From there, Cher went into her 3 number 1’s from the early 1970’s, “Gypsys, Tramps, and Thieves,” “Dark Lady,” and “Half Breed.” The stage turned into a traveling Circus troupe with three main rings and dancers to fill them all. Cher, dressed in what only an ostentatious gypsy could pull off, proceeded into her first two songs declaring how all the men would come around and lay their money down (despite calling them tramps during the day) and how a dark lady stole her man. She then disappeared behind the center ring’s curtain. Seconds later, after what seemed to be a semi Native American pow wow performed by her dancers, she reappeared in one of her signature looks, an Indian headdress with a matching crop top, a flowing loincloth, and that jet black, hip-length, black hair.
She then went into a homage to her most recent movie Burlesque. I am sure this was to please her younger fans. She did an awe-inspiring rendition of “You Haven’t Seen The Last of Me.” This was the vocal highlight of the show. As one who has sung and taken lessons, this song is just plain hard. Cher has also been quoted as saying she has never been accepted into the singing group or acting group amidst her qualifications. This song shows that she is a vocal powerhouse; better yet, a vocal mansion.
Then came what I call the “down-low” stage of the concert. She stripped it down for three of her more acoustic songs “Walking in Memphis,” “Just Like Jesse James,” and “Heart of Stone.” Her vocals were perfection.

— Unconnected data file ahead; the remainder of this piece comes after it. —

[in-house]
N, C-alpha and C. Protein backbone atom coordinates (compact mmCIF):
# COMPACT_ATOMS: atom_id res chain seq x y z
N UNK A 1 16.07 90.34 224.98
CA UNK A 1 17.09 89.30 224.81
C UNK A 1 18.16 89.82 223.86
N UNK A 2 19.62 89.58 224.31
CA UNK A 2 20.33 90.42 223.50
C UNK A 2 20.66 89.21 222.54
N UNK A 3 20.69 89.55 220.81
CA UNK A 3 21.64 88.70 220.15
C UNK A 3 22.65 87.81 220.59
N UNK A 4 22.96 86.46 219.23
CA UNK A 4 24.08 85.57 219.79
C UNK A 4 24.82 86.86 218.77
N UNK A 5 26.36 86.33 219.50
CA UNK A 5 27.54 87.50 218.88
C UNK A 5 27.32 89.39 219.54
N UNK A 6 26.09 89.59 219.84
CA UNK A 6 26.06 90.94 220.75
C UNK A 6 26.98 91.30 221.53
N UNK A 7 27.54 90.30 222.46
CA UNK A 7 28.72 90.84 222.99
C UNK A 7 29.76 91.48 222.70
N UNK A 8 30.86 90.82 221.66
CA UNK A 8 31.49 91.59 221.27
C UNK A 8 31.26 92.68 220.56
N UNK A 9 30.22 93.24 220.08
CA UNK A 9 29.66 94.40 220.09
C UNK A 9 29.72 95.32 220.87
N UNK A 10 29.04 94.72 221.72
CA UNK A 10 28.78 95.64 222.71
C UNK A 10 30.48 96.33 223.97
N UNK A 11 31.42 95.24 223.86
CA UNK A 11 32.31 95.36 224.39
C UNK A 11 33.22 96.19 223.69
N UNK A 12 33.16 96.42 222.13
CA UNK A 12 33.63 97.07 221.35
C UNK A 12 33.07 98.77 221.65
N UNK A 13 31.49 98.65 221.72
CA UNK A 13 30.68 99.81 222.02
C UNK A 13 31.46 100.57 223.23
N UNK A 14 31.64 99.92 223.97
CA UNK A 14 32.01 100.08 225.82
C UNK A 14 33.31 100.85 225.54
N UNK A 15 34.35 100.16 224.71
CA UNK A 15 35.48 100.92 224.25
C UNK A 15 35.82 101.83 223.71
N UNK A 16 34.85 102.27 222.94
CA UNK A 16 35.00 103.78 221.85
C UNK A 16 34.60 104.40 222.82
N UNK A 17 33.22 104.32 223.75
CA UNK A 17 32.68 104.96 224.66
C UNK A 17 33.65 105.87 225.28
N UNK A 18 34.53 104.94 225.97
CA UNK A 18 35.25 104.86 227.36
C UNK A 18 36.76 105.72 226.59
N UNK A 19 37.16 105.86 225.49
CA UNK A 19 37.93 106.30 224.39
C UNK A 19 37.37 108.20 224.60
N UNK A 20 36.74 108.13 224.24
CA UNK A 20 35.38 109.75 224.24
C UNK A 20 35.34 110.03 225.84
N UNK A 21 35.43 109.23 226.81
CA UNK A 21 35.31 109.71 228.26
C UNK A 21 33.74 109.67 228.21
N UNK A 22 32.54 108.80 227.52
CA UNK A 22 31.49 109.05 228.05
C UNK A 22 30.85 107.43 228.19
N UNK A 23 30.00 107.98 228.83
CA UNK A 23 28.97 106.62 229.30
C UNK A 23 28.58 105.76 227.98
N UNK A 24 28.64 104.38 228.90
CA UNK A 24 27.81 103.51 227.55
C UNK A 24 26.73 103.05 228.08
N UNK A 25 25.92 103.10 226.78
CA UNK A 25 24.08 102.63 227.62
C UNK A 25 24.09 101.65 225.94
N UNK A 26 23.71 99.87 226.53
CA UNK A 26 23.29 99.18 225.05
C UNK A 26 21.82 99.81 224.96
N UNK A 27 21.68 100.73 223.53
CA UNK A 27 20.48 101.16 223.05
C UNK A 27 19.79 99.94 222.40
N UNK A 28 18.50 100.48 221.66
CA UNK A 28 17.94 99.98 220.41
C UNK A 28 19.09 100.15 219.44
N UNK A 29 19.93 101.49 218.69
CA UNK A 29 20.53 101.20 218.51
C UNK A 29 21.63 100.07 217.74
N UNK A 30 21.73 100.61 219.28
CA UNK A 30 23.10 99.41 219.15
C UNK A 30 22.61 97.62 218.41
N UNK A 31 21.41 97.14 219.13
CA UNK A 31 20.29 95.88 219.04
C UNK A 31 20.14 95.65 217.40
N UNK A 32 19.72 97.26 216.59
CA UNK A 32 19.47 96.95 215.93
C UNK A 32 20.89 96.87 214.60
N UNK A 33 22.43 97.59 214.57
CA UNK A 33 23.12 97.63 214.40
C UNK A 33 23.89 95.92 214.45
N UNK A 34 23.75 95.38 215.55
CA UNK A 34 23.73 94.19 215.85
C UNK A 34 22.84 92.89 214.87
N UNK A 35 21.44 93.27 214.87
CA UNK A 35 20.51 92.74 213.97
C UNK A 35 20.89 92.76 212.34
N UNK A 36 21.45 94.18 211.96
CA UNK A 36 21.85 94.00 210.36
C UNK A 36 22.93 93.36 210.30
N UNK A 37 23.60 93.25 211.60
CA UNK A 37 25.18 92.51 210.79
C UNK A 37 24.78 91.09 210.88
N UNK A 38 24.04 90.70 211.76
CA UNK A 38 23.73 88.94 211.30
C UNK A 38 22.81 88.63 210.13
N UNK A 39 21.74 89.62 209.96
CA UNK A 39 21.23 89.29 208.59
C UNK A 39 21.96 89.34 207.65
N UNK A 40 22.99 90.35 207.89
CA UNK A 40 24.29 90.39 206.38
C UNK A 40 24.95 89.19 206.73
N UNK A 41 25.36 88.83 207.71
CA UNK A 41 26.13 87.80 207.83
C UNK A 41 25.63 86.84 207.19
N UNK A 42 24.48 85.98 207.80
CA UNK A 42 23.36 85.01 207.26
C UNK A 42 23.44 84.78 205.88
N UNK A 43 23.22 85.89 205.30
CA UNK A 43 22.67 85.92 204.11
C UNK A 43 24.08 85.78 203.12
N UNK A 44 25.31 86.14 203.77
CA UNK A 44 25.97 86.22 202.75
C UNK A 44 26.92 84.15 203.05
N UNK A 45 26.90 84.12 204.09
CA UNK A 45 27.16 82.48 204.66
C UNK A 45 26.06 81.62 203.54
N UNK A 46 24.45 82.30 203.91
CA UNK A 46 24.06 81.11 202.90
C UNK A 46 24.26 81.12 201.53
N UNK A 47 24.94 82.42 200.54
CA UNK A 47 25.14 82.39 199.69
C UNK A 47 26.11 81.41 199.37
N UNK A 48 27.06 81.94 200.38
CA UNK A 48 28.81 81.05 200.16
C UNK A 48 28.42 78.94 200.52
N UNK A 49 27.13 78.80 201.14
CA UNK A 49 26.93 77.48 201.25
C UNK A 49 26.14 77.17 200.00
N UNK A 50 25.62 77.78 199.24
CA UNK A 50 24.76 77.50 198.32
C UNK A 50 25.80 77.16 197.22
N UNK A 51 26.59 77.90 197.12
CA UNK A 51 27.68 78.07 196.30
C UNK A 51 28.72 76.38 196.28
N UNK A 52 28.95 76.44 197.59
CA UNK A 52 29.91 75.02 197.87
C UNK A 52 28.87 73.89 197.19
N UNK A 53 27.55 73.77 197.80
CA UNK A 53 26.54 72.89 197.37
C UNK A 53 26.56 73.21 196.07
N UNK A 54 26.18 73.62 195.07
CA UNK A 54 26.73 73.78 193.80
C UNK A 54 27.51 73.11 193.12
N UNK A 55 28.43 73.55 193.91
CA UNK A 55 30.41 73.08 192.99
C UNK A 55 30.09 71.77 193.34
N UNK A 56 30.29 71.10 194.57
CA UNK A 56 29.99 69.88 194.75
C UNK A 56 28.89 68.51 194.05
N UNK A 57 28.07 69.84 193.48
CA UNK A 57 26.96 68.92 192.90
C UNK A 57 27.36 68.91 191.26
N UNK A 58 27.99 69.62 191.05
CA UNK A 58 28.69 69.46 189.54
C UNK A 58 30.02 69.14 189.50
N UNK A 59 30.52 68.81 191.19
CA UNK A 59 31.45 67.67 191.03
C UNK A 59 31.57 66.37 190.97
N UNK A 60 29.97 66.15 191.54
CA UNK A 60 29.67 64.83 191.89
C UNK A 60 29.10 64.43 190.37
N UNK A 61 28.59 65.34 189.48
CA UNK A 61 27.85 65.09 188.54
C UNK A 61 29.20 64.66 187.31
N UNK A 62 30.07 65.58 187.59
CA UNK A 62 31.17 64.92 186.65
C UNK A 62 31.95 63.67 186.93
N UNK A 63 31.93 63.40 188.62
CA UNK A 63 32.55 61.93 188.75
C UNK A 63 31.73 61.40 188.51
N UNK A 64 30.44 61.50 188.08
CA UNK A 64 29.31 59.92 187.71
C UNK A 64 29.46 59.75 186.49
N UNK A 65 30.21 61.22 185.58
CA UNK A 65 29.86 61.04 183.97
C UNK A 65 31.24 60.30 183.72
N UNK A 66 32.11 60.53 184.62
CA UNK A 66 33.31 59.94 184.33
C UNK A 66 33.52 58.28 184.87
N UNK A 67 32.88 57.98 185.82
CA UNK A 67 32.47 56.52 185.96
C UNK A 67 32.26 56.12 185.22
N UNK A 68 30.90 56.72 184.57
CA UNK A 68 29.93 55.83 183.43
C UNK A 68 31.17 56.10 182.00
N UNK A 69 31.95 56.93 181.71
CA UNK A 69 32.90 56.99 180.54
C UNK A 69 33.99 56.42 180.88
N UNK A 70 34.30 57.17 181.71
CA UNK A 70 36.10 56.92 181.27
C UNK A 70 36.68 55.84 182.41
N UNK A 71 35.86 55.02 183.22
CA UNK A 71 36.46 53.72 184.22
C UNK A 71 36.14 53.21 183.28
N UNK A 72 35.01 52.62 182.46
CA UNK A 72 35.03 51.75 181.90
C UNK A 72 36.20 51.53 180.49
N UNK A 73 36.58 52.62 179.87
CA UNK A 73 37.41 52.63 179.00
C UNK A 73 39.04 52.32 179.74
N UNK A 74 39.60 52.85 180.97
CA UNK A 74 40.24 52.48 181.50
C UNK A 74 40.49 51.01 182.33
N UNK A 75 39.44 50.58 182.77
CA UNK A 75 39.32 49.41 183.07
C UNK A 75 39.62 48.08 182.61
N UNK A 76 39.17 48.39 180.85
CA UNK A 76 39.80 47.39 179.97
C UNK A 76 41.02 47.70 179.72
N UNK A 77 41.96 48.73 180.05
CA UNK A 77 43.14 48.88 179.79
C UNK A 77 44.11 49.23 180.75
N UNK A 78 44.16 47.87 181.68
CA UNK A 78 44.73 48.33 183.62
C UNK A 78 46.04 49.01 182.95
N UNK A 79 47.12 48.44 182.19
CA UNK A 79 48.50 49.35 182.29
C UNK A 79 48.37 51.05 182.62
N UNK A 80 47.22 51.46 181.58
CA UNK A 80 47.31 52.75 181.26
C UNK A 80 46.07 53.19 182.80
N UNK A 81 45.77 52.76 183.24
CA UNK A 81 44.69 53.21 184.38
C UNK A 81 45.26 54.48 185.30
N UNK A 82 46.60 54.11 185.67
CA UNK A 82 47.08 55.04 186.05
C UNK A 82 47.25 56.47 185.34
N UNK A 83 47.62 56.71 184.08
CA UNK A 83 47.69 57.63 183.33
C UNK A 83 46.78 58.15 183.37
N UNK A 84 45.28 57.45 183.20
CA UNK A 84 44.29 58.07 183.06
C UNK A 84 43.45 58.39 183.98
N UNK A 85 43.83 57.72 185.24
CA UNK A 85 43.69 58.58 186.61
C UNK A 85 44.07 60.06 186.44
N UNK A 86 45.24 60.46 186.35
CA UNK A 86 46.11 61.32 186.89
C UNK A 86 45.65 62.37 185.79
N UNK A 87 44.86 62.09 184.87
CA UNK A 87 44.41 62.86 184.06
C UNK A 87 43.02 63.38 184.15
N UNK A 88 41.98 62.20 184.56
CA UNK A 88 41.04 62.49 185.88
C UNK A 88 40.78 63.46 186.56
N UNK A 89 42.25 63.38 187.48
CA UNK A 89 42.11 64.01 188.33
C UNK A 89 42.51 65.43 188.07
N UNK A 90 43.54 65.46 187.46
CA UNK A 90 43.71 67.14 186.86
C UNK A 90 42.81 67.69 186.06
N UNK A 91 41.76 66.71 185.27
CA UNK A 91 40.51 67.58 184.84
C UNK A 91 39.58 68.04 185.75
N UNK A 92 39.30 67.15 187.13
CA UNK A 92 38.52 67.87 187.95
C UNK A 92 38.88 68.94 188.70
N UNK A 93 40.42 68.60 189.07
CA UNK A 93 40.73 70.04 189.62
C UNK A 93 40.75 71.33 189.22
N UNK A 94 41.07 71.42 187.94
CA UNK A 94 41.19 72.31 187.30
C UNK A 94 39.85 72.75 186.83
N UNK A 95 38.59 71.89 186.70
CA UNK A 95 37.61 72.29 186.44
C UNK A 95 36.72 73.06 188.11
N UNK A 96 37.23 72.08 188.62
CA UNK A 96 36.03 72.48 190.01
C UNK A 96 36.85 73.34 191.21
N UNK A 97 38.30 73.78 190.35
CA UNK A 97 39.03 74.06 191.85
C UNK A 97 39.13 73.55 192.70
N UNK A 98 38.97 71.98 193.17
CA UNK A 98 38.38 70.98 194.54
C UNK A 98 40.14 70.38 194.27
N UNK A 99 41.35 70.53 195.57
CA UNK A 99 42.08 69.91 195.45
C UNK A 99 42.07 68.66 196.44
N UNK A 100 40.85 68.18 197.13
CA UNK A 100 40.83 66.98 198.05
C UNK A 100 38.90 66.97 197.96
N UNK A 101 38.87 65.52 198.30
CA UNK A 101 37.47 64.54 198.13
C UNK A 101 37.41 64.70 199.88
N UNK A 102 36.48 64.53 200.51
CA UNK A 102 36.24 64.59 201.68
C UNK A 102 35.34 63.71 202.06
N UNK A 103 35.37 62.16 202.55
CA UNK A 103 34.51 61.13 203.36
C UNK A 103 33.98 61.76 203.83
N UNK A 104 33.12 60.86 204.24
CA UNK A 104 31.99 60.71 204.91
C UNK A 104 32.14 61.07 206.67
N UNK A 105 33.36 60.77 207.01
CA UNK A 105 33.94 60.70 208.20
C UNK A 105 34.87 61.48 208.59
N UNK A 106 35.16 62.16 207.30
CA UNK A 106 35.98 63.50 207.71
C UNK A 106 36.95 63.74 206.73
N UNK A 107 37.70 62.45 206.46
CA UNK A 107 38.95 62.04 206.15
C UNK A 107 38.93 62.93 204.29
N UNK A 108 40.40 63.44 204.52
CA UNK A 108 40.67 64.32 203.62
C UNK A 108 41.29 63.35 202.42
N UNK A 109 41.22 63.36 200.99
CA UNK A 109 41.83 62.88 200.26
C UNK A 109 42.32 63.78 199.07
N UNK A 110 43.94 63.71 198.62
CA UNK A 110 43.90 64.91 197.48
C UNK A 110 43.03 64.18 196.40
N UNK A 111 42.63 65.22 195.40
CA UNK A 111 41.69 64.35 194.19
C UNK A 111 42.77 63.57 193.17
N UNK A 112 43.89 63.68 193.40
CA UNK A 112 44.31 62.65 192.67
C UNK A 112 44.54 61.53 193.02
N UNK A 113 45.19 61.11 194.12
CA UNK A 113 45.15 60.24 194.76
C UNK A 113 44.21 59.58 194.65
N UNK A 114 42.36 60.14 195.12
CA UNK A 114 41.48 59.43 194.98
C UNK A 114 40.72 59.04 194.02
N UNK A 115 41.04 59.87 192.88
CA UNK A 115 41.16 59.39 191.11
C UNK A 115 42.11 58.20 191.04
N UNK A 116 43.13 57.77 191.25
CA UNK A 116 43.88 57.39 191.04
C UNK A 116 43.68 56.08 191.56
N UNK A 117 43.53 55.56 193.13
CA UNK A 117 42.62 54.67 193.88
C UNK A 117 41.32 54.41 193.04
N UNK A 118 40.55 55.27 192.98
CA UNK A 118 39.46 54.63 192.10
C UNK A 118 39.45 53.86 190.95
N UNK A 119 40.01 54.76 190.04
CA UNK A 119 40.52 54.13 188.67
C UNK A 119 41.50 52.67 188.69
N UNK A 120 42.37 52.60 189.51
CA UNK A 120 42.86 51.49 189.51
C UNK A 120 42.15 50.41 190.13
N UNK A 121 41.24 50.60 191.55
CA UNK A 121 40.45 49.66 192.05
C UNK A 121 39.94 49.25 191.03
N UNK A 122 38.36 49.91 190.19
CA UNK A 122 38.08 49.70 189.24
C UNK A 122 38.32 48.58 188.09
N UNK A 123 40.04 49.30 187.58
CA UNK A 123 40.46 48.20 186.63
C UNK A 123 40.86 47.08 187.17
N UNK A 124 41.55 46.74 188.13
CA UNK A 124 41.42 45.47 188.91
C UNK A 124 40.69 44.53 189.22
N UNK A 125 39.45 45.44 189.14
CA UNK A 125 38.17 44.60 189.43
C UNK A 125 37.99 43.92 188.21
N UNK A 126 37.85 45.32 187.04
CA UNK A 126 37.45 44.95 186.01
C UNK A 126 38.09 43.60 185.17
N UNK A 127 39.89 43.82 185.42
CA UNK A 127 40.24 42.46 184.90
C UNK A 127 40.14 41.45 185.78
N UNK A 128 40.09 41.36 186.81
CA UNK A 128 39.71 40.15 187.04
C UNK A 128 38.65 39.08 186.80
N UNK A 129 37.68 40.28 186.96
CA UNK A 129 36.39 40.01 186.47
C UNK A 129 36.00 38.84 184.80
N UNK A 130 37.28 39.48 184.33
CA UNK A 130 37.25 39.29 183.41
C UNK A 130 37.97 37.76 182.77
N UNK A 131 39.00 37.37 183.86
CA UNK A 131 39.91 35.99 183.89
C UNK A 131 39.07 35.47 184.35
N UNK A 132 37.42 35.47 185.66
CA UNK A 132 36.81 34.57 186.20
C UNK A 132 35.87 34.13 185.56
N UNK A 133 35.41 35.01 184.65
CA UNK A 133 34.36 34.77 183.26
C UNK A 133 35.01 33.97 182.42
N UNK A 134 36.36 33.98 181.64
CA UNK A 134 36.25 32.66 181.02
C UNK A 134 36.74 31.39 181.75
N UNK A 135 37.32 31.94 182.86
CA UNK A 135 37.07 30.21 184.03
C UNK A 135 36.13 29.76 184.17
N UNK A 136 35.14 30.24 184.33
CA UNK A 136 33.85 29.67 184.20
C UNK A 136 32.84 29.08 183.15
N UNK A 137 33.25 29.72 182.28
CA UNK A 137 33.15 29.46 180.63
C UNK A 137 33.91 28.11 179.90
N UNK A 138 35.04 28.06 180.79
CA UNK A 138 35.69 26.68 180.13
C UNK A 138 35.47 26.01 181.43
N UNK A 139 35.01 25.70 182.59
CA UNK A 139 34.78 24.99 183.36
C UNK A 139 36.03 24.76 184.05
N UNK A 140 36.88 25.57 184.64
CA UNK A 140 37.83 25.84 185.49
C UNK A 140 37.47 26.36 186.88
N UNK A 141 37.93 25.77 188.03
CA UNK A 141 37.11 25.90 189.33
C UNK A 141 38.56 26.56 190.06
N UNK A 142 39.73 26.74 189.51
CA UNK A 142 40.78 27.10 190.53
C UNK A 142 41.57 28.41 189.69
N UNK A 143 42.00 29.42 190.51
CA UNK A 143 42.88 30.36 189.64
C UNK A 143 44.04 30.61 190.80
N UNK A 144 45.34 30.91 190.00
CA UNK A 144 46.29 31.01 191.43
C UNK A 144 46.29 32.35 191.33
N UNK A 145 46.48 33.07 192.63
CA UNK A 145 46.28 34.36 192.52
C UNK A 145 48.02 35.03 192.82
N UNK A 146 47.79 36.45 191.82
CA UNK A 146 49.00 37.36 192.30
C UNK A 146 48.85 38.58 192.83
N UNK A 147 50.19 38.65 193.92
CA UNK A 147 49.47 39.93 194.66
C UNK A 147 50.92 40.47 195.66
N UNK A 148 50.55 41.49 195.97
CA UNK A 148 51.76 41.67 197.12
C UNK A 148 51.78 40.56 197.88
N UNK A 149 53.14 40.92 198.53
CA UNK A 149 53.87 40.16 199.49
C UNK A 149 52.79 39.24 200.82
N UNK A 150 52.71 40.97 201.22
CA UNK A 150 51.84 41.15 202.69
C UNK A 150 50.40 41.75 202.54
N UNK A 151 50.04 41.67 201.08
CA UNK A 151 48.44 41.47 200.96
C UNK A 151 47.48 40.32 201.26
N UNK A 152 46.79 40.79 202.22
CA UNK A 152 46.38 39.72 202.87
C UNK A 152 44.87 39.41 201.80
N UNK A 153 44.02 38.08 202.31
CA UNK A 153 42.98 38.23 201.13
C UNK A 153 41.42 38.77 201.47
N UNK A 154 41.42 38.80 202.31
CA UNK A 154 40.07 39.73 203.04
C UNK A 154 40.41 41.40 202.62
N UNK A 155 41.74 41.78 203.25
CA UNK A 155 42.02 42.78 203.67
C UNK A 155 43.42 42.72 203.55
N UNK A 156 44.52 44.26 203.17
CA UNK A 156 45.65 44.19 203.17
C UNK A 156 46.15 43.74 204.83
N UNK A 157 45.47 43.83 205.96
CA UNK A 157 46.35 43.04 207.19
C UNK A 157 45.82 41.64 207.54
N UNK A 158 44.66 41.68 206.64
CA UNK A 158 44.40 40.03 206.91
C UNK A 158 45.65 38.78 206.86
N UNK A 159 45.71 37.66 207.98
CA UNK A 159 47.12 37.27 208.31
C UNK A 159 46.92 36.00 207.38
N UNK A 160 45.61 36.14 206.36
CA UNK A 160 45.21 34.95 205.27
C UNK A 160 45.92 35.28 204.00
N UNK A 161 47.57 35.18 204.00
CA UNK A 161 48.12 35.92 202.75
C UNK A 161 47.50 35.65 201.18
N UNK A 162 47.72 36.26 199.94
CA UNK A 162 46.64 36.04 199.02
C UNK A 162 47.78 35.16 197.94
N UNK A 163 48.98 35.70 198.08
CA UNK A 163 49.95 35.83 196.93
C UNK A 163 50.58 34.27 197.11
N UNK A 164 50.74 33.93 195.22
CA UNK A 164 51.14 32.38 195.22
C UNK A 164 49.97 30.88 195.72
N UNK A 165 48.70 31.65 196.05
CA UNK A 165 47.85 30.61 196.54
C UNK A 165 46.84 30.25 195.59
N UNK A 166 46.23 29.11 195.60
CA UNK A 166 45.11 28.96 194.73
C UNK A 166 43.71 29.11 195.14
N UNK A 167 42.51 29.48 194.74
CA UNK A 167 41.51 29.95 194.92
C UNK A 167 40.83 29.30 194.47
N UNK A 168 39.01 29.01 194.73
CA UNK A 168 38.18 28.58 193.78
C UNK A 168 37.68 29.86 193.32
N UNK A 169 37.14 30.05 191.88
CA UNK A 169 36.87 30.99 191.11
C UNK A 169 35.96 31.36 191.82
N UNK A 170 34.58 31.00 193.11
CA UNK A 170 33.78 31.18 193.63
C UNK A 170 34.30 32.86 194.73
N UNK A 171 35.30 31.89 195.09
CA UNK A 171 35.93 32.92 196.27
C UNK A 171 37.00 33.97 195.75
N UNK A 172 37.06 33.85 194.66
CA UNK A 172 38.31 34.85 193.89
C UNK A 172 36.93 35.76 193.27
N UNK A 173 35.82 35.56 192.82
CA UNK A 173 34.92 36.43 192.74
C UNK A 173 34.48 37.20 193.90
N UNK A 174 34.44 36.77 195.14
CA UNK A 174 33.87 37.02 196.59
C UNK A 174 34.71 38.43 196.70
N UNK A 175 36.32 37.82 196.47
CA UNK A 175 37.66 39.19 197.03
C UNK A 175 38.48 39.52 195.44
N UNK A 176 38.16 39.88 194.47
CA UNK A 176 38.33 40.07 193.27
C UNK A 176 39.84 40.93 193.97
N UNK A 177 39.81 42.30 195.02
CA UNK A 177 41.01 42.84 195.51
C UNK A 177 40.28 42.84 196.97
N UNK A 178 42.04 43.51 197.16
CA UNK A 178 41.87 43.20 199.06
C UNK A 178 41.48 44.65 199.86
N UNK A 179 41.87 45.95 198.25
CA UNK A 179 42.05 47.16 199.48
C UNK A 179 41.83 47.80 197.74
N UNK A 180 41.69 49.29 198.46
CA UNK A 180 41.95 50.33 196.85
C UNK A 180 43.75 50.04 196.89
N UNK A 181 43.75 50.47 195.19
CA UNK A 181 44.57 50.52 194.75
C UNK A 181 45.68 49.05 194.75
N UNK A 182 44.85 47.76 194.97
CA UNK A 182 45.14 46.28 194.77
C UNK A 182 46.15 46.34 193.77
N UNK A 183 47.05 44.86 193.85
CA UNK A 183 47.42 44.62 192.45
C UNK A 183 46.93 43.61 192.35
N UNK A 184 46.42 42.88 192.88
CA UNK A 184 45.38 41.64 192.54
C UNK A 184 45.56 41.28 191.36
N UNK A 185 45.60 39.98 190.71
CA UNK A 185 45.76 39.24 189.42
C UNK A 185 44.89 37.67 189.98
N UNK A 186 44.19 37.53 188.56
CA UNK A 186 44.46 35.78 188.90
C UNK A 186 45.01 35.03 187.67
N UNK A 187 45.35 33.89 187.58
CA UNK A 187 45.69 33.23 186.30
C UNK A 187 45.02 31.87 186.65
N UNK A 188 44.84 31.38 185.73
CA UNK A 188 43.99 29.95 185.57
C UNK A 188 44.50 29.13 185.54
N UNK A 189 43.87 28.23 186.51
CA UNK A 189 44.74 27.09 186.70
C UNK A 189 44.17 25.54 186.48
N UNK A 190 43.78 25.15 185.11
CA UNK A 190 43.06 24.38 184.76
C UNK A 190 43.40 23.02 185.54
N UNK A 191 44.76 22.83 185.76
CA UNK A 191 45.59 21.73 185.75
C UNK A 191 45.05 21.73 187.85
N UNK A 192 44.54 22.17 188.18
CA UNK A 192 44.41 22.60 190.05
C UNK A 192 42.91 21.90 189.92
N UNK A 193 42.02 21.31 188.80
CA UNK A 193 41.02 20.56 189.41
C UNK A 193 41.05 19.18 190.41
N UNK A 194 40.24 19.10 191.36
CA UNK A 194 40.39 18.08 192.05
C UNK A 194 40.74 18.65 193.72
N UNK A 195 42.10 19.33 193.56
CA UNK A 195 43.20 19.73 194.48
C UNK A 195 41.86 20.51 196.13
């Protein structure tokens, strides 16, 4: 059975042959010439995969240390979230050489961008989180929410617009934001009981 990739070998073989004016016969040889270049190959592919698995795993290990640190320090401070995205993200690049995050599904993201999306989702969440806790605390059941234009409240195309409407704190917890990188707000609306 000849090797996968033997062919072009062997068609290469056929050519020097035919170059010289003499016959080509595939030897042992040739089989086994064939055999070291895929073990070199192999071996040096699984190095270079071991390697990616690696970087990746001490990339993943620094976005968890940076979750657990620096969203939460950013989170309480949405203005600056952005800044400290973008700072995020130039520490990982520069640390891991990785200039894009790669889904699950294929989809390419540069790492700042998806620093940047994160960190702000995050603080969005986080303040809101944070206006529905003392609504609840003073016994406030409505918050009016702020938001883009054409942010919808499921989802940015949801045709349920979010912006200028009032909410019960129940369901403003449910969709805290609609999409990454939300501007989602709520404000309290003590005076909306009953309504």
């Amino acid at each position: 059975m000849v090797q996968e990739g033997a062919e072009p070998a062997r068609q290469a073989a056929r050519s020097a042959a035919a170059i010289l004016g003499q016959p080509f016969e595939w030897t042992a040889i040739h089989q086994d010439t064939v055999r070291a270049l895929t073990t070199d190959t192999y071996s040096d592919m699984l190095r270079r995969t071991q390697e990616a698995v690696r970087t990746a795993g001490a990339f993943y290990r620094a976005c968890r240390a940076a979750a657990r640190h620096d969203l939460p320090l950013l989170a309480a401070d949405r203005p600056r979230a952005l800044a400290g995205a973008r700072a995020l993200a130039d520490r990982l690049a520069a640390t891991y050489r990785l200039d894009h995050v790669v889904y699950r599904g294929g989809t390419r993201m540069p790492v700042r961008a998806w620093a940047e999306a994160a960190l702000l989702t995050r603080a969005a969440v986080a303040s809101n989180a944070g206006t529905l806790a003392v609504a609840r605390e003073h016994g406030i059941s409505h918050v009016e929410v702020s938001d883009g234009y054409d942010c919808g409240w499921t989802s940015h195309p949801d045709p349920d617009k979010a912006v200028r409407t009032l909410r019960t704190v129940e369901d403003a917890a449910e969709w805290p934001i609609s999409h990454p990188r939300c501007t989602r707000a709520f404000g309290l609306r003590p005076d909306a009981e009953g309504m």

Then came what I think any moderate Cher fan was looking forward to. It was time for the leotard. You know that one that barely covers the “bathing suit” areas? You know that one with the thigh-high boots and 100’s of strategically placed rhinestones? Yeah, that one. She proceeded into “I Found Someone” and “If I Could Turn Back Time.” Everybody in the arena was groveling at her feet and every woman was trying to figure out why they couldn’t pull that outfit off at their age (including the youngsters).
Lastly, she performed her number one smash “Believe.” It was indeed amazing,although I felt it was her encore that solidified her as the goddess she truly is. As the lights went low and the audience yelling, a platform floated from the back of the arena and landed center stage. Once it landed, Cher emerged from the starry darkness. She had on a flowing dress and upon her head was what only a Diva Pop Goddess crown would look like (I didn’t know until then what one looked like). She was then lifted over the whole audience while singing “I Hope You Find It” from her latest album Closer to The Truth.
This was an especially emotional and moving time of the concert. Cher had said this
was definitely her last tour (with a wink, wink), but I think she may be serious. While she was singing the song, I felt like Cher was expressing contentment. She is accepted by people more important than the Oscar and Grammy elitist. She is accepted by thousands of fans that have adored her for 5 decades. She has finally done what we all hope to do, find it.
In the end, I walked away from the concert completely stunned. How a 67-year-old lady can perform and sing to that degree is astounding. She puts new performers to shame. For the longest time, one of my favorite Cher songs was “If I Could Turn Back Time.” Well, there was no question after the show. It was not “if she could turn back time,” it was when. The concert was about Cher, as a vocal, acting, and pop culture phenomenon without an expiration date.
After reflection, I realized the concert sent a different message as well. She proved happiness is immortal, that acceptance is fleeting, and contentment was priceless. Only a performer of her caliber could prove this.
So, as a seasoned concert fanatic, I feel she best summed it up in her first “Farewell Tour.” She said to all her younger contemporaries “follow this, you bitches.”
But let’s be honest…they can’t even find her footprint.